But all that potential is wasted when no one bothers to explain to the world’s leaders hey, here’s how space works: if you travel even a few light years away from your planet — like say, as far away as where Kelly and Bortus were born — the constellations you think are so important cease to exist. That seems like something the Next Gen or original series crews would at least try. Worse, the conclusion involves neither illuminating the folly of arbitrary discrimination nor the moral quandary of violating the show’s equivalent of the Prime Directive. Instead, they make a fake star that somehow magically erases thousands of years of intense global prejudice. Plus Kelly and Bortus leave the planet without so much as a reprimand after murdering like 20 prison guards.
But if episodes like “All the World Is Birthday Cake” and “Home” are low points, The Orville has produced just as many solid offerings this year. “Primal Urges”‘ depiction of the continued fallout between Bortus and Kylden (Chad L. Coleman) continues to demonstrate the show’s willingness to mine challenging topics and stick with them over the course of many episodes. The same is true of Claire’s relationship with the robot Isaac in “A Happy Refrain”. The idea of a human falling for an android has of course been seen before, notably in the TNG episode “In Theory”. Though Isaac’s costume makes the coupling more comical, it’s also a better reminder of the true measure of the gap such a relationship would have to bridge. The episode may strain credulity and elicit some unintended laughs, but it’s an admirable effort that may even surpass the TNG version in terms of thoughtfulness and maturity.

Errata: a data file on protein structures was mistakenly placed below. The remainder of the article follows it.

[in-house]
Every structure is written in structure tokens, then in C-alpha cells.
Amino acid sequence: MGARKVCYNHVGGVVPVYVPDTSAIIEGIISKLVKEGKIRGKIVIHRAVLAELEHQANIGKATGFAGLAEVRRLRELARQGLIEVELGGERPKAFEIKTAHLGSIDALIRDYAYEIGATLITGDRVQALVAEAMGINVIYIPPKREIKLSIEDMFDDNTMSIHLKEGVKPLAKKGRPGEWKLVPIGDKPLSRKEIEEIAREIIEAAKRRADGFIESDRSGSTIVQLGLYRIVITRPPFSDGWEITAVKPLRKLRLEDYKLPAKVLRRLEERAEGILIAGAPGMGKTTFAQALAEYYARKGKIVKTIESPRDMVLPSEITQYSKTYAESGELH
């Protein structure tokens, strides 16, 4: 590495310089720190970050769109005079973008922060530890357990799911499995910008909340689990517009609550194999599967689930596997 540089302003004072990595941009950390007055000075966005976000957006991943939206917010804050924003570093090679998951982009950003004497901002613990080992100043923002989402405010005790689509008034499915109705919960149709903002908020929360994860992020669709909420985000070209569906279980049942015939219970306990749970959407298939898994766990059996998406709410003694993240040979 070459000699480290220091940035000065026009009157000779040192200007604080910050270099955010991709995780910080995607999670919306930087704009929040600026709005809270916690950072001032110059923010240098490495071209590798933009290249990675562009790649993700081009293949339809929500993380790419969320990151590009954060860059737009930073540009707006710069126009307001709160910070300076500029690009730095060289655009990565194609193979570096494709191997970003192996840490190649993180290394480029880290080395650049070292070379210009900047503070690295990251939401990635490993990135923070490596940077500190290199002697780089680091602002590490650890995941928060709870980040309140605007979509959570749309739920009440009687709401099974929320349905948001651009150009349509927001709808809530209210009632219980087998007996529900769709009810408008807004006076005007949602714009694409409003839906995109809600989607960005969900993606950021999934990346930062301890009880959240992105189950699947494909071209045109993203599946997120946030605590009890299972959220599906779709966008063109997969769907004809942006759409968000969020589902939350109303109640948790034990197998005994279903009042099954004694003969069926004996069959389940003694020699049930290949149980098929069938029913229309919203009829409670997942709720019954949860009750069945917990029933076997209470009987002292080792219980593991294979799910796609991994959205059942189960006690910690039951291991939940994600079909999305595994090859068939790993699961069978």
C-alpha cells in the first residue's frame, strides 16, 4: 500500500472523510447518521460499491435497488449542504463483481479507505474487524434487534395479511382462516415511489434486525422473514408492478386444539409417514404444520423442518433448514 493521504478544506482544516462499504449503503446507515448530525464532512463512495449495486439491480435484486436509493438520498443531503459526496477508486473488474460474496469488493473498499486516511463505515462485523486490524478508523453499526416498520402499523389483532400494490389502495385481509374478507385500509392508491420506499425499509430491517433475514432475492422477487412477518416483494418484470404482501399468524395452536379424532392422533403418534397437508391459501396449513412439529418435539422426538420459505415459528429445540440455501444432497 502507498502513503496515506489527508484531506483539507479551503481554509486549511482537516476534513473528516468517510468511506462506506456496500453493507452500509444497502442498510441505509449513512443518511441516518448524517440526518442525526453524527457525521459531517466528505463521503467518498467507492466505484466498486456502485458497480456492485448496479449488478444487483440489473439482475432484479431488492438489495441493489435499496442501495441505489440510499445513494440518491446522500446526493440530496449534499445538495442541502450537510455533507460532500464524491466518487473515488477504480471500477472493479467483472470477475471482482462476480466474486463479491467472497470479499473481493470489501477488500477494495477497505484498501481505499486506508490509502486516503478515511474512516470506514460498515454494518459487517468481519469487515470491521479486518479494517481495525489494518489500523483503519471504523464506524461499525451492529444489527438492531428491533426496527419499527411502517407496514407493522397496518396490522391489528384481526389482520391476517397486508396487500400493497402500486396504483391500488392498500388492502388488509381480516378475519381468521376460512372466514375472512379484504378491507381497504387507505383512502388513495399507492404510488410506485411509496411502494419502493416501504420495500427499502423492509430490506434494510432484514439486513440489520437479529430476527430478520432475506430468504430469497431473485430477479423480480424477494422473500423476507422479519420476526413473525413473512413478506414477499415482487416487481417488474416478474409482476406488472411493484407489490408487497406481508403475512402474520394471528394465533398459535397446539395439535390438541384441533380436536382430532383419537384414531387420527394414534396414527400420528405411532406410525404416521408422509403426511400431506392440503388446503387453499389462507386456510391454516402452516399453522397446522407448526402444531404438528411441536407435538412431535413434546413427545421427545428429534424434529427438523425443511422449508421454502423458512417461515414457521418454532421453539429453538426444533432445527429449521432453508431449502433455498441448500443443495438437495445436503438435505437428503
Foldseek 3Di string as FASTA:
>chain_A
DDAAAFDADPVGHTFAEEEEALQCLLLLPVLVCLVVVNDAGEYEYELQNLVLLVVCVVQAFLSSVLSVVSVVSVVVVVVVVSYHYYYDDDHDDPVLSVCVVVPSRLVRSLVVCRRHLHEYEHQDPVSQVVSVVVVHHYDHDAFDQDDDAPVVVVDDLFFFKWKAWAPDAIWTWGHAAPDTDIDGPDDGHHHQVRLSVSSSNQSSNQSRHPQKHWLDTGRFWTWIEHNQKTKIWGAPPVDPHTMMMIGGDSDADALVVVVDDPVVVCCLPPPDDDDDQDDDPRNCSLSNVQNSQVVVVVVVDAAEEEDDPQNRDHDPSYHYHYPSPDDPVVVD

One thing that’s been missing from Orville’s homage to Trek is the signature two-parter special event the older shows did so well. The Orville finally got its own two-parter with the recently completed “Identity”. To say this was the show’s best work so far is an understatement. It combines exquisite dialogue, great acting, ridiculously high stakes and the biggest space battle the show has attempted by a wide margin.
The results are pretty startling. Isaac’s heel turn is played perfectly and his ultimate redemption feels well earned. I was expecting him to reveal he’d been secretly on the Orville’s side all along but the writers didn’t take that shortcut. Instead, he gradually and naturally arrives at a decision in a way that’s filled with pathos, yet consistent with his emotionlessness. And the climax…whoa! For a show whose CG visuals can be downright cartoonish — those shuttles need a serious redesign — this battle was jaw-dropping.
Though we haven’t heard if the show will get a third season, if “Identity” is any indication, the future of The Orville is bright. While the narratives may yet lack some of the philosophical punch of the best Trek, the writers’ willingness to stretch boundaries could lead to some fantastic new frontiers. The Orville remains funny enough to be light fare, but its sneakily becoming a show that demands to be taken seriously.
How are you liking season two of The Orville so far? Let us know in the comments!